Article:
Robert Mugabe to beg Zuma for cash

Johannesburg – A couple of weeks before President Robert Mugabe’s state visit to South Africa, which begins on Tuesday, Zimbabwe’s foreign affairs ministry delivered a letter to the private sector begging it to fund a Southern African Development Community (SADC) summit in Harare at the end of this month.

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The letter was sent out after the government reportedly decided – at the last minute – against asking South Africa to host the SADC summit on industrialisation which begins on April 26. Participating heads of state and government will attend on April 29.

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Mugabe, 91, is the current chairman of SADC and also of the AU.

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These honours are obligations which some economic analysts in Harare say Zimbabwe cannot afford.

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Zimbabwe’s Independent newspaper published details of the letter last week, written by foreign affairs secretary Joey Bimha to bankers: “As you are aware, preparations for hosting of the SADC Extraordinary Summit of Heads of State and Government are progressing… Please find attached our proposal for possible areas of funding which your organisation may assist.”

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The letter to the Bankers Association asked for “resource mobilisation” of R700 000 in cash to host the conference, and funding for 1 200 T-shirts, 40 000 “units” of mineral water, 42 000l of fuel, 500 “units” of beverages, and conference clothing for about 200 aides, such as drivers and ushers.

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Some analysts believe Mugabe may ask President Jacob Zuma to help fund the industrialisation summit. Another reason for the state visit, some say, is that Mugabe is looking for South Africa and Namibia to sign an SADC trade protocol – which has been two years in the making – that would commit funds (from South Africa at least) towards industrialisation of all member states. Both countries say they are looking for some guarantees in the protocol.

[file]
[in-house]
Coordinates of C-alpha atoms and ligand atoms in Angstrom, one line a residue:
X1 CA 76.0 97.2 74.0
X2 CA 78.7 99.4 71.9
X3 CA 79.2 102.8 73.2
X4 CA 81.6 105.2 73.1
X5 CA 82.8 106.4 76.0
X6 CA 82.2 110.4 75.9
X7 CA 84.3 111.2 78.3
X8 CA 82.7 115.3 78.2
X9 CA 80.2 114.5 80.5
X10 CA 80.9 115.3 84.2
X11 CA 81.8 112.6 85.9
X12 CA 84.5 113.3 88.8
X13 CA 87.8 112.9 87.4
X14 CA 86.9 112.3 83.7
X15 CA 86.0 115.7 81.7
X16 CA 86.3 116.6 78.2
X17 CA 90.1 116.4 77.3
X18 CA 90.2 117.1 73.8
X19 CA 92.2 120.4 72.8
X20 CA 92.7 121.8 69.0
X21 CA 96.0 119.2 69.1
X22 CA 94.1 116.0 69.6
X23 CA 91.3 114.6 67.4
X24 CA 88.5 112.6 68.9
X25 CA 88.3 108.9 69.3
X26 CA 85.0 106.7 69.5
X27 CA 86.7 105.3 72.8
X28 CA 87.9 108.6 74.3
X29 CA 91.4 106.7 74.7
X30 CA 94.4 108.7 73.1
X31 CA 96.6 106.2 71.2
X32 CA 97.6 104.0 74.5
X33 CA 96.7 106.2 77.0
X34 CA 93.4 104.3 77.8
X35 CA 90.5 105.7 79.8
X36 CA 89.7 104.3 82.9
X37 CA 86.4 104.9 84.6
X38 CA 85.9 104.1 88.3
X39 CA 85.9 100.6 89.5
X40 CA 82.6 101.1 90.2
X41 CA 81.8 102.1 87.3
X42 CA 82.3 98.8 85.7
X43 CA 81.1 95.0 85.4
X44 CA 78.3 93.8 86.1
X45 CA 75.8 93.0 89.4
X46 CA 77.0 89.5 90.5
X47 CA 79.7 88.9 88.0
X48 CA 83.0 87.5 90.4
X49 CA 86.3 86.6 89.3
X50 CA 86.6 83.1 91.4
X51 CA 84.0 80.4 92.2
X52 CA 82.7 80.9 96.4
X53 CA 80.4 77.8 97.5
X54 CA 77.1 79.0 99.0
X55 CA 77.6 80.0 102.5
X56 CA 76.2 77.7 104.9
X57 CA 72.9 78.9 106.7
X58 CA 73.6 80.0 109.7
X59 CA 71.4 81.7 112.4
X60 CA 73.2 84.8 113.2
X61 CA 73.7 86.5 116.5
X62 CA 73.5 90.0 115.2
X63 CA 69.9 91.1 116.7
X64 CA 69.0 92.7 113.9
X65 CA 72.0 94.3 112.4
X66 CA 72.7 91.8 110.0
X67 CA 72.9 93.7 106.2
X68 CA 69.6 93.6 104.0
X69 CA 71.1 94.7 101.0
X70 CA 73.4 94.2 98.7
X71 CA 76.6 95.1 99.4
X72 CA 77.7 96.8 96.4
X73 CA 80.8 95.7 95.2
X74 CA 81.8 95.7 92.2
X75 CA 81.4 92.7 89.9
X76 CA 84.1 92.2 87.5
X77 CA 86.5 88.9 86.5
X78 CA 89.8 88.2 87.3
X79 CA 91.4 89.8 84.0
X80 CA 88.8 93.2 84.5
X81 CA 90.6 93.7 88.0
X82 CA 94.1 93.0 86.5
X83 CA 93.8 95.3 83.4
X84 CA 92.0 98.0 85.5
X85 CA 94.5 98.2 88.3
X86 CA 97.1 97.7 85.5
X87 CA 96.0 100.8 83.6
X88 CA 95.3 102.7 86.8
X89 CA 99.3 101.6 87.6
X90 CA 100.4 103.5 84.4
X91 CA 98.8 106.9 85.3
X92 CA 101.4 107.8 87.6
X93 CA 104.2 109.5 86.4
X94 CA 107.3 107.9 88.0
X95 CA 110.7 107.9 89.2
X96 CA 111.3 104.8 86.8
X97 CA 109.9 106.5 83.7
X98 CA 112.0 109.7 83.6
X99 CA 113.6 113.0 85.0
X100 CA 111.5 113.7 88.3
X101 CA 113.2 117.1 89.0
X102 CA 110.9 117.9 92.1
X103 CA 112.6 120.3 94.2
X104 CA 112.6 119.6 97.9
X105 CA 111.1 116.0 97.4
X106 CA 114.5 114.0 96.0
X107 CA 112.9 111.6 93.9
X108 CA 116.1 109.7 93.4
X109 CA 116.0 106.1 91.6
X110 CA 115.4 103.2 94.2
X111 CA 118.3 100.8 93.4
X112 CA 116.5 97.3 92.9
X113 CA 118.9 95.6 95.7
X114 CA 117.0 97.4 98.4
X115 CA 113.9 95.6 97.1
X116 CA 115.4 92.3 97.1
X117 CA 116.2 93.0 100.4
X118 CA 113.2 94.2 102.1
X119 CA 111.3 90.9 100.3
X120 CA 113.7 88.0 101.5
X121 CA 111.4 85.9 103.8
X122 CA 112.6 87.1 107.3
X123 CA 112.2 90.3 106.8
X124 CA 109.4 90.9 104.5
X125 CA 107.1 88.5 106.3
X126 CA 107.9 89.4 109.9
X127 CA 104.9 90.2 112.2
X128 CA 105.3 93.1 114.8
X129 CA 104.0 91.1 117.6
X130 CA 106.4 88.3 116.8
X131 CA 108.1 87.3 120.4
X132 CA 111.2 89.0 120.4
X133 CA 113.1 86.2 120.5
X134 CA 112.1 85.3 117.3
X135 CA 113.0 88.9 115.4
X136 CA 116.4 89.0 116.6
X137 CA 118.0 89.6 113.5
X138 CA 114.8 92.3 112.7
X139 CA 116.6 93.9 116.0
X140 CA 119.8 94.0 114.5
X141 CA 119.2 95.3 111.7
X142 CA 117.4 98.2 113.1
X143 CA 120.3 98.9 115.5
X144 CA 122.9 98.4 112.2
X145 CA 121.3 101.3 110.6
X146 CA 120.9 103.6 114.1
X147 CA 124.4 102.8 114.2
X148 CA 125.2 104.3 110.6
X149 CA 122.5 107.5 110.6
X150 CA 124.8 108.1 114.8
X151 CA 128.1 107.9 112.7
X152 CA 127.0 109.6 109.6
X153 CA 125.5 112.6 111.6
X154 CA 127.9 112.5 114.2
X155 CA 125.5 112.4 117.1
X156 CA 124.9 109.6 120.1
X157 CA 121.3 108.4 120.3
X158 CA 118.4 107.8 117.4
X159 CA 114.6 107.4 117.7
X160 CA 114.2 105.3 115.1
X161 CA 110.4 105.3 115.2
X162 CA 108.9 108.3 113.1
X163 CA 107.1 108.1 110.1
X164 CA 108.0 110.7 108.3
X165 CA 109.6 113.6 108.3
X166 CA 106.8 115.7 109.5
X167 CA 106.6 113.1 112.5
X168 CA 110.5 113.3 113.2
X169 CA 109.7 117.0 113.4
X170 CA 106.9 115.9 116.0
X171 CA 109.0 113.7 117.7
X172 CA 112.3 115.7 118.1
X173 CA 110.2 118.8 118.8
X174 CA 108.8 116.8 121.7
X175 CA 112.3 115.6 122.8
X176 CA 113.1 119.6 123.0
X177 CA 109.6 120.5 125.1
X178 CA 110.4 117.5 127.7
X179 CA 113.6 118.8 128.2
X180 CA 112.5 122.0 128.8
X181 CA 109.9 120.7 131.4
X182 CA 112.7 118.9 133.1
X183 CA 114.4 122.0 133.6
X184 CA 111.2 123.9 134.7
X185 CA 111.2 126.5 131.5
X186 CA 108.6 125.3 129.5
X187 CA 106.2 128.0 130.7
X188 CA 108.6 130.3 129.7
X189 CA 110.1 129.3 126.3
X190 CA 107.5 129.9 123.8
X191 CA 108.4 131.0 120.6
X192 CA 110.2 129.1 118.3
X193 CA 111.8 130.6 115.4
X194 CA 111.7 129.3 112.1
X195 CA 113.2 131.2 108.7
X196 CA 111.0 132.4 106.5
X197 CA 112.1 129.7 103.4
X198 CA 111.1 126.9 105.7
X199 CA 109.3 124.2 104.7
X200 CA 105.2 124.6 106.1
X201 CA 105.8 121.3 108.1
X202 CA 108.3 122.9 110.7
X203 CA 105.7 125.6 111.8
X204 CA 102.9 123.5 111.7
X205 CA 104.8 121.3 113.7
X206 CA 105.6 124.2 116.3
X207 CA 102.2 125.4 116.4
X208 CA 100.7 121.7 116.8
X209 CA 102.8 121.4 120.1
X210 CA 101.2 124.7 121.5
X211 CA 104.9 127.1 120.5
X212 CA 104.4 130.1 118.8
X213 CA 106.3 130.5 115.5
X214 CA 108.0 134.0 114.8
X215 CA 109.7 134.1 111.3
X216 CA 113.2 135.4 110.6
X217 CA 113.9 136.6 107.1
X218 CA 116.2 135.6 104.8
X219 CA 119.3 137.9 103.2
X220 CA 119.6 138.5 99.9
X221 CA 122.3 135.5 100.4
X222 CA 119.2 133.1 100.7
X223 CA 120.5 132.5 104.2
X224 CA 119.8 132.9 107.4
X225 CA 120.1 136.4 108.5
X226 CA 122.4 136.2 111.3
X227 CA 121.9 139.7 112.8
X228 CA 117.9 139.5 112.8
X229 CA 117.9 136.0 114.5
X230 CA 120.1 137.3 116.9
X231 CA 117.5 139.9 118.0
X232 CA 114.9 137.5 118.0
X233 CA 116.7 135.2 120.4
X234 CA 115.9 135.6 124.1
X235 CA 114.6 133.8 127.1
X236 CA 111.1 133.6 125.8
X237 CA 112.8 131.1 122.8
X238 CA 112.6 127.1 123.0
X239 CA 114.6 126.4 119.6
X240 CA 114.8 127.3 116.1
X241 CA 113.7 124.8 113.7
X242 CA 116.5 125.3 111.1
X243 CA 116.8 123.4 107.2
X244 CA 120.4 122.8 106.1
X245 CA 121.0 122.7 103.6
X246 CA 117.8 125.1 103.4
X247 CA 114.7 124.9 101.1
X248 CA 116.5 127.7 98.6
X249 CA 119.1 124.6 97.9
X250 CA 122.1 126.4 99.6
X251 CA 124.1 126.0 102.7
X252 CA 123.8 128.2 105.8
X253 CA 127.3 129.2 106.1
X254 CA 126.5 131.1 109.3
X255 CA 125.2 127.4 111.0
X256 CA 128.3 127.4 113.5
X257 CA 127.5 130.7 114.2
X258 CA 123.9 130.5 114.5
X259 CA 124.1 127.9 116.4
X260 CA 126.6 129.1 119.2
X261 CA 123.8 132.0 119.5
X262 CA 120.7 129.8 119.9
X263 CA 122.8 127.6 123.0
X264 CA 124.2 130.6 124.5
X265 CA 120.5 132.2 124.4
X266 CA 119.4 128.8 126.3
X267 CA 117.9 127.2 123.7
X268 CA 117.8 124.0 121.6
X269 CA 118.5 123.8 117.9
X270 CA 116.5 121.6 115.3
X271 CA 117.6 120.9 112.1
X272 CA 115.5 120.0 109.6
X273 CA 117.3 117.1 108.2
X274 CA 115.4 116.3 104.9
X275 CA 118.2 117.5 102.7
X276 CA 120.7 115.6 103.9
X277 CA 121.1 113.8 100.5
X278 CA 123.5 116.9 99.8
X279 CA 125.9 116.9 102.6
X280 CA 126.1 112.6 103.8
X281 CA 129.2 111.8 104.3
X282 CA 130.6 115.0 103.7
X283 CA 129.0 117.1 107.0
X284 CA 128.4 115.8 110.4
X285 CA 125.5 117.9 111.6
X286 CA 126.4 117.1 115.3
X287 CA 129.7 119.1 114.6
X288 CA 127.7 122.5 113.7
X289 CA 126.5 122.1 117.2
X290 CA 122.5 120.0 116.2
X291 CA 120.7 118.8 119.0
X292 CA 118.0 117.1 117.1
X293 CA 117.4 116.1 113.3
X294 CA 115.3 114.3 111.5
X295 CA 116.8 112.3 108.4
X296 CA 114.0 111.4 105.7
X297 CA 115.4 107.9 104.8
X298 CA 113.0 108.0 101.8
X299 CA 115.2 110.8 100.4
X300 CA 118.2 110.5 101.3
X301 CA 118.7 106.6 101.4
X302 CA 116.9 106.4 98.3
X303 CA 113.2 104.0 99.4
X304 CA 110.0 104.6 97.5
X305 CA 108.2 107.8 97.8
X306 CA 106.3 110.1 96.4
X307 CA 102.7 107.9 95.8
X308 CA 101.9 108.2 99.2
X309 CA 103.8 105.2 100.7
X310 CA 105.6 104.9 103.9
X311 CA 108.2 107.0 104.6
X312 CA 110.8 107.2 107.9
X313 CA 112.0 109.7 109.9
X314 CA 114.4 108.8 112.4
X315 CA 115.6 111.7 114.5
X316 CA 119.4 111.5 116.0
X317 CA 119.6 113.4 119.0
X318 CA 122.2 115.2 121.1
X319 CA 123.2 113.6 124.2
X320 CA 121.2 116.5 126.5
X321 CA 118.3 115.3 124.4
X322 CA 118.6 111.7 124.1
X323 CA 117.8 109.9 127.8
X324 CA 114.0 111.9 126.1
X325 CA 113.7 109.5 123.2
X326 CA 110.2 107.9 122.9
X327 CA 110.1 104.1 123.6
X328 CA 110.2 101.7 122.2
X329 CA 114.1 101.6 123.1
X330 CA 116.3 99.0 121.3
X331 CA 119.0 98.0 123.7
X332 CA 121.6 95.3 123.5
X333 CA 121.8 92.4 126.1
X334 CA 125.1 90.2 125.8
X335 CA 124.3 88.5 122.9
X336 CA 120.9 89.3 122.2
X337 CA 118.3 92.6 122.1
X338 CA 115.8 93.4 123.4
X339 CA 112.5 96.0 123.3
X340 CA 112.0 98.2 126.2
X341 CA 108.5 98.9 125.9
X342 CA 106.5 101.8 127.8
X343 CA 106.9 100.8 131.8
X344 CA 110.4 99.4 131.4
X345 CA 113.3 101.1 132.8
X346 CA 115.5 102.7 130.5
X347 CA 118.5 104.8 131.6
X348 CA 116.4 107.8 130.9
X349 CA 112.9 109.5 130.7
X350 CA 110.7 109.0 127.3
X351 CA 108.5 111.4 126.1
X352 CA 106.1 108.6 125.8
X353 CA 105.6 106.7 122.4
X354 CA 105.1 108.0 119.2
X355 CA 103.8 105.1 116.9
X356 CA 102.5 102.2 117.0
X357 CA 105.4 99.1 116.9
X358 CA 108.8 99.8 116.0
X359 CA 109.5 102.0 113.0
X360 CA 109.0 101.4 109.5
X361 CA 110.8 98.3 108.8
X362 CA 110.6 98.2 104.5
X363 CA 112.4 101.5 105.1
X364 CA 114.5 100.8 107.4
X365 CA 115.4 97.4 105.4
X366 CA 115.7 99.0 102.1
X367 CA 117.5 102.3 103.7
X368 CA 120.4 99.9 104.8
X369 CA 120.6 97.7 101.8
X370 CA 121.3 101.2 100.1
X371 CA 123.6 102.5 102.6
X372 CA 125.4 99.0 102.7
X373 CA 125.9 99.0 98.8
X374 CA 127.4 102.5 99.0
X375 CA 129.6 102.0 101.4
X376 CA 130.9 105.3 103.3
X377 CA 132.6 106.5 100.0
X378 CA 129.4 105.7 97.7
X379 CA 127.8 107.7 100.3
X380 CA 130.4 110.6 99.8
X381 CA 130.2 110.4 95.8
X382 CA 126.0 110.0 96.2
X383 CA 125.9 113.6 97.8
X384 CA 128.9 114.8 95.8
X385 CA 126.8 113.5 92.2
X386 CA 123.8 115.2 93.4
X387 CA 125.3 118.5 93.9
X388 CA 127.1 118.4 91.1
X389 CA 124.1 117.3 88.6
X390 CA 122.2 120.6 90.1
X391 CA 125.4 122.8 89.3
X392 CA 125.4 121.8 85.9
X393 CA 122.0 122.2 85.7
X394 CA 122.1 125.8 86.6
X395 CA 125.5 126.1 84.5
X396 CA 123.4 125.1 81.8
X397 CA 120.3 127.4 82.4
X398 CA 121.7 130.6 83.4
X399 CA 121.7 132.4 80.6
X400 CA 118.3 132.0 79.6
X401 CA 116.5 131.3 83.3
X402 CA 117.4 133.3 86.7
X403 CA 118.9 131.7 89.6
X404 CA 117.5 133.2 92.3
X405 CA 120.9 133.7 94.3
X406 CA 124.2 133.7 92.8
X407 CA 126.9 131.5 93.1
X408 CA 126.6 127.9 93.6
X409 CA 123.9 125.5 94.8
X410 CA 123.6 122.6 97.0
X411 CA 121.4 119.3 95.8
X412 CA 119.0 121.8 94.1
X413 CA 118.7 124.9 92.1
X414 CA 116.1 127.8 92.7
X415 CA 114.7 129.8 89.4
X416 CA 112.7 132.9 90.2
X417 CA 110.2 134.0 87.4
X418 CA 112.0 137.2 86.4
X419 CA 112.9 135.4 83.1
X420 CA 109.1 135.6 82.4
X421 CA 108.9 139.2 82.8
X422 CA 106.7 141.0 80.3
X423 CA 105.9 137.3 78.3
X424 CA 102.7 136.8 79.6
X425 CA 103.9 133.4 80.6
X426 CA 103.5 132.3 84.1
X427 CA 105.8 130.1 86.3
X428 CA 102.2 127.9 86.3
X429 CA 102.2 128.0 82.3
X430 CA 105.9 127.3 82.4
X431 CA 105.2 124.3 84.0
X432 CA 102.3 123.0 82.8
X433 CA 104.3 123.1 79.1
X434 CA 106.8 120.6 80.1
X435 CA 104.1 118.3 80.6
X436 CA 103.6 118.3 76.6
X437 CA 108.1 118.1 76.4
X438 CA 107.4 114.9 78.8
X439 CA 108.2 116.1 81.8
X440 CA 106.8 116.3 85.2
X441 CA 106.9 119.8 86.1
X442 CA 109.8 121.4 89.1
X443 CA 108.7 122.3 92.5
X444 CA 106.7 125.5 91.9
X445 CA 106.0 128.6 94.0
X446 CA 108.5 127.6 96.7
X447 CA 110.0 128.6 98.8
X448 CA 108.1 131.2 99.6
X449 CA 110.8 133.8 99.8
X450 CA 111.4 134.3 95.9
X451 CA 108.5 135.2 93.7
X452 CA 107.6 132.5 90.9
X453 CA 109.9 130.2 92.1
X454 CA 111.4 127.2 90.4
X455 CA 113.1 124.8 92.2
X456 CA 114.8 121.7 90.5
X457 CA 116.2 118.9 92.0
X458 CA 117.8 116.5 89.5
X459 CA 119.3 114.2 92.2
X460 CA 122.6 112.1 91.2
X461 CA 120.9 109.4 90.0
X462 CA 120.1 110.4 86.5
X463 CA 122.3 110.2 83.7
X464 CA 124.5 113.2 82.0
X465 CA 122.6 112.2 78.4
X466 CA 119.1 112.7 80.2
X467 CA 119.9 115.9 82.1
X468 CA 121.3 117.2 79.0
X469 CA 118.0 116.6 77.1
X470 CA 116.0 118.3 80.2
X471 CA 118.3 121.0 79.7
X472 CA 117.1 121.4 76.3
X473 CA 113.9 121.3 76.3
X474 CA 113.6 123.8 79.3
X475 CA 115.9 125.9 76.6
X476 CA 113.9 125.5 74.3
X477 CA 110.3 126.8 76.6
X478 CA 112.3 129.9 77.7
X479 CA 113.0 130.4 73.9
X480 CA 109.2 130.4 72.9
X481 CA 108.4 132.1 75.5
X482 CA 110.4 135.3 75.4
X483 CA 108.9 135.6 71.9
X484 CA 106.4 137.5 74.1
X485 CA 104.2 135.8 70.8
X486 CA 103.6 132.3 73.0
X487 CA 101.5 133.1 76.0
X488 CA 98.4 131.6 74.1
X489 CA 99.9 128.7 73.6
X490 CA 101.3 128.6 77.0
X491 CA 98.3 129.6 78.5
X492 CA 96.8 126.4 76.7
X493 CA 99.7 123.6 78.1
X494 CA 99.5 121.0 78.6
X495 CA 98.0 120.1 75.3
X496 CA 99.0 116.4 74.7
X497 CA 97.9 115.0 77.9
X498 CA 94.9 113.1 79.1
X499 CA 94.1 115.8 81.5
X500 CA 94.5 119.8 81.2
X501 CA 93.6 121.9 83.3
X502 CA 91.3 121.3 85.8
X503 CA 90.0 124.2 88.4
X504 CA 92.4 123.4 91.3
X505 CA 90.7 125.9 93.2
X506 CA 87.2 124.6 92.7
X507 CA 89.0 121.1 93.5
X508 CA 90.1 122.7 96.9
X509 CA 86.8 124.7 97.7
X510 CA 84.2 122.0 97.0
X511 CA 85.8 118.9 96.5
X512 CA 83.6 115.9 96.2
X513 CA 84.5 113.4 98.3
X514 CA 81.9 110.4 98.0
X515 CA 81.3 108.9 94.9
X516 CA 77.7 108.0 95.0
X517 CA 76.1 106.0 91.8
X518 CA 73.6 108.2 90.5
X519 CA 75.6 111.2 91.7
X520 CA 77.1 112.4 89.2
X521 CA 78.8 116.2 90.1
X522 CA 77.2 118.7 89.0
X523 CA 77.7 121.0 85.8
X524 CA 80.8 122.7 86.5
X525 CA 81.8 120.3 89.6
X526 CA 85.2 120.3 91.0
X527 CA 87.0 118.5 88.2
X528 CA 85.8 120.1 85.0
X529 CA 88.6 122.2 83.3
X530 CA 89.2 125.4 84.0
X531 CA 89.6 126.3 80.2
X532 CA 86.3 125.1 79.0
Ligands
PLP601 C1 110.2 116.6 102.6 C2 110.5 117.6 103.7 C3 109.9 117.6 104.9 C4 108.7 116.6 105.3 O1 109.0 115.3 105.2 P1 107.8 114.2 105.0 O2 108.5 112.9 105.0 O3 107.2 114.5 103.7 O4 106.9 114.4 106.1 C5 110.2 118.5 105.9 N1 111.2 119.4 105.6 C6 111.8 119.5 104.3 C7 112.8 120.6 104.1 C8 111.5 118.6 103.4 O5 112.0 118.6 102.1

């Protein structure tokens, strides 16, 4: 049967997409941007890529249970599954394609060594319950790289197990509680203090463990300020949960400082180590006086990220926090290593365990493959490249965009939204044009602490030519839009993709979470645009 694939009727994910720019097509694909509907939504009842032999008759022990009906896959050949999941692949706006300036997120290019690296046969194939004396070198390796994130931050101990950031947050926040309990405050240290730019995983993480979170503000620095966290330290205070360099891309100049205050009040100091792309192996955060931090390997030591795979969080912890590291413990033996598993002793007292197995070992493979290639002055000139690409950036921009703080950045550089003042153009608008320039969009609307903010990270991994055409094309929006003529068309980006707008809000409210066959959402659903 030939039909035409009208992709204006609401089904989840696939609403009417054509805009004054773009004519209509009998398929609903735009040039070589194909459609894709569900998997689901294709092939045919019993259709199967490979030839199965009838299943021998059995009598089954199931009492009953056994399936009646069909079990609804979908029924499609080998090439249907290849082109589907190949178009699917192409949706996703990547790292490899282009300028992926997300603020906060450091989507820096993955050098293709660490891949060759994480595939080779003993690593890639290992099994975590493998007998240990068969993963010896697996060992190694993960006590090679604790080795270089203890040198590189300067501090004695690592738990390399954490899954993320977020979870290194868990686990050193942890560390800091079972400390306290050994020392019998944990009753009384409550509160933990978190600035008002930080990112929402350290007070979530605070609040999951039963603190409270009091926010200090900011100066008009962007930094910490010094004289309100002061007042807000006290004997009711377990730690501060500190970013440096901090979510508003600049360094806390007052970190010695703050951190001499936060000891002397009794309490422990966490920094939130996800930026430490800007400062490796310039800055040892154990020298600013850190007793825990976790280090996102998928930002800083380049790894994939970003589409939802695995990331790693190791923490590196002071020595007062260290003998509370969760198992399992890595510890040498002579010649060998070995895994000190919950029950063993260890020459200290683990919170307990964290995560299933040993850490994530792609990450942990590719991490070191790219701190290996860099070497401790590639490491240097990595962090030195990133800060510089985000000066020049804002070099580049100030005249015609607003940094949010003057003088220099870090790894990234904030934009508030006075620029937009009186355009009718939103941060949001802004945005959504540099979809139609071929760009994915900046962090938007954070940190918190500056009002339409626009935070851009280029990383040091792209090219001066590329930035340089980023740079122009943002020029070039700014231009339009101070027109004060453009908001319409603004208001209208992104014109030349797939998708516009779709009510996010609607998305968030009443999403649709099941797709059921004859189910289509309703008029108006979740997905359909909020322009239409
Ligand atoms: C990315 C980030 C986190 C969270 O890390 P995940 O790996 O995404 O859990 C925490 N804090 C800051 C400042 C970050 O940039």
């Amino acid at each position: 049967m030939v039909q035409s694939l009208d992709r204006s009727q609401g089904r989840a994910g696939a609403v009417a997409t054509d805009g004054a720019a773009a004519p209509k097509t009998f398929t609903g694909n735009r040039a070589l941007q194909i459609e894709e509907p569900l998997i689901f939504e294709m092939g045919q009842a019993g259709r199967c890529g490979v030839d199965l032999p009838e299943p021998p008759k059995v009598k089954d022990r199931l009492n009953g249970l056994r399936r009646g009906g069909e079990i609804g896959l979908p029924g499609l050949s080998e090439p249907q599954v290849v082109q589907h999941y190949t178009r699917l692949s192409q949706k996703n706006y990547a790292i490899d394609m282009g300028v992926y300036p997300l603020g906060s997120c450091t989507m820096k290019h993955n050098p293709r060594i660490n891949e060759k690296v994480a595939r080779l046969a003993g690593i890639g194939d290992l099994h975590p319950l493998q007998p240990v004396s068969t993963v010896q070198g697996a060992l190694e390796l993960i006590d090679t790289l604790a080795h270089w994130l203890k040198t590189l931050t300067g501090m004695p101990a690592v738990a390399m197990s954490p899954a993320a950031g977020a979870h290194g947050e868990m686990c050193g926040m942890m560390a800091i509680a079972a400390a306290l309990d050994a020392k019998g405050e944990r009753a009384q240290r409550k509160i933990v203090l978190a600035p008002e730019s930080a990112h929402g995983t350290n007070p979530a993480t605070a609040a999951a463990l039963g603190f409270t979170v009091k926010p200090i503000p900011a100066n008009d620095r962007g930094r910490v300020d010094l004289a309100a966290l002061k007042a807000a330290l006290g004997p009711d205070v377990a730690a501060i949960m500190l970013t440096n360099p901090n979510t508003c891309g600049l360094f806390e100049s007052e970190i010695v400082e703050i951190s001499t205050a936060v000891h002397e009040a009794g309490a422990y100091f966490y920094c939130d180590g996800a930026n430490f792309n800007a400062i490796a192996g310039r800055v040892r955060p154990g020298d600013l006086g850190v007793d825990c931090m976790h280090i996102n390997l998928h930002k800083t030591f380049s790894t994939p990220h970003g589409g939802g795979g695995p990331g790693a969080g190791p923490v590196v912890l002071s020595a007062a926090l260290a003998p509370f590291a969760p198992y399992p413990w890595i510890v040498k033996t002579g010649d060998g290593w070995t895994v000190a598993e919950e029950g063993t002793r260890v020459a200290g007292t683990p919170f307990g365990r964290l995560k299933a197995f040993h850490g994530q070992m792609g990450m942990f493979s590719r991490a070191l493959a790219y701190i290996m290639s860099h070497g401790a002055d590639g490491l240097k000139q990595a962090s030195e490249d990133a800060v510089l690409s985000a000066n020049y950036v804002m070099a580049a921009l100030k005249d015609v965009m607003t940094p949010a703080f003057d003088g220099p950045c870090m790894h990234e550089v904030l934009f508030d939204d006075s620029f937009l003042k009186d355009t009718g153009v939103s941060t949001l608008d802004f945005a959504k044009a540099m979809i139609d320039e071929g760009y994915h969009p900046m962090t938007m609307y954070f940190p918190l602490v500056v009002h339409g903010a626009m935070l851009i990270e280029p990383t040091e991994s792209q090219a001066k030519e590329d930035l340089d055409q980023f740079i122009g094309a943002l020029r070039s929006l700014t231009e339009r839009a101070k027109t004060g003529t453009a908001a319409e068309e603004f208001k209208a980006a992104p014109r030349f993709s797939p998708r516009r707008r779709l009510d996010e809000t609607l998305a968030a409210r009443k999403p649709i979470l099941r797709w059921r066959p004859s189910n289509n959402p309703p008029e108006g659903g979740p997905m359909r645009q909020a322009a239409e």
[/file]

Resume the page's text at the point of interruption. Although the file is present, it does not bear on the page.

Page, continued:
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At the SADC summit in Victoria Falls last year, Mugabe said: “We want a reciprocal relationship where we sell to each other and are not just receiving products from one source.”

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He called on South Africa to help the region industrialise.

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Latest statistics show that Zimbabwe imports about R28 billion in goods and services from South Africa, while exports from Zimbabwe are worth only R2bn.

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Zimbabwe spends more than 80 percent of government revenue on its public service wage bill, with a shrinking tax base. Most indigenous banks closed in the last year, and Zimbabwe’s mining sector has been hit by lowering commodity prices.

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“We expect Mugabe to get some relief from his meetings with Zuma,” said a Harare merchant banker who asked not to be named for professional reasons.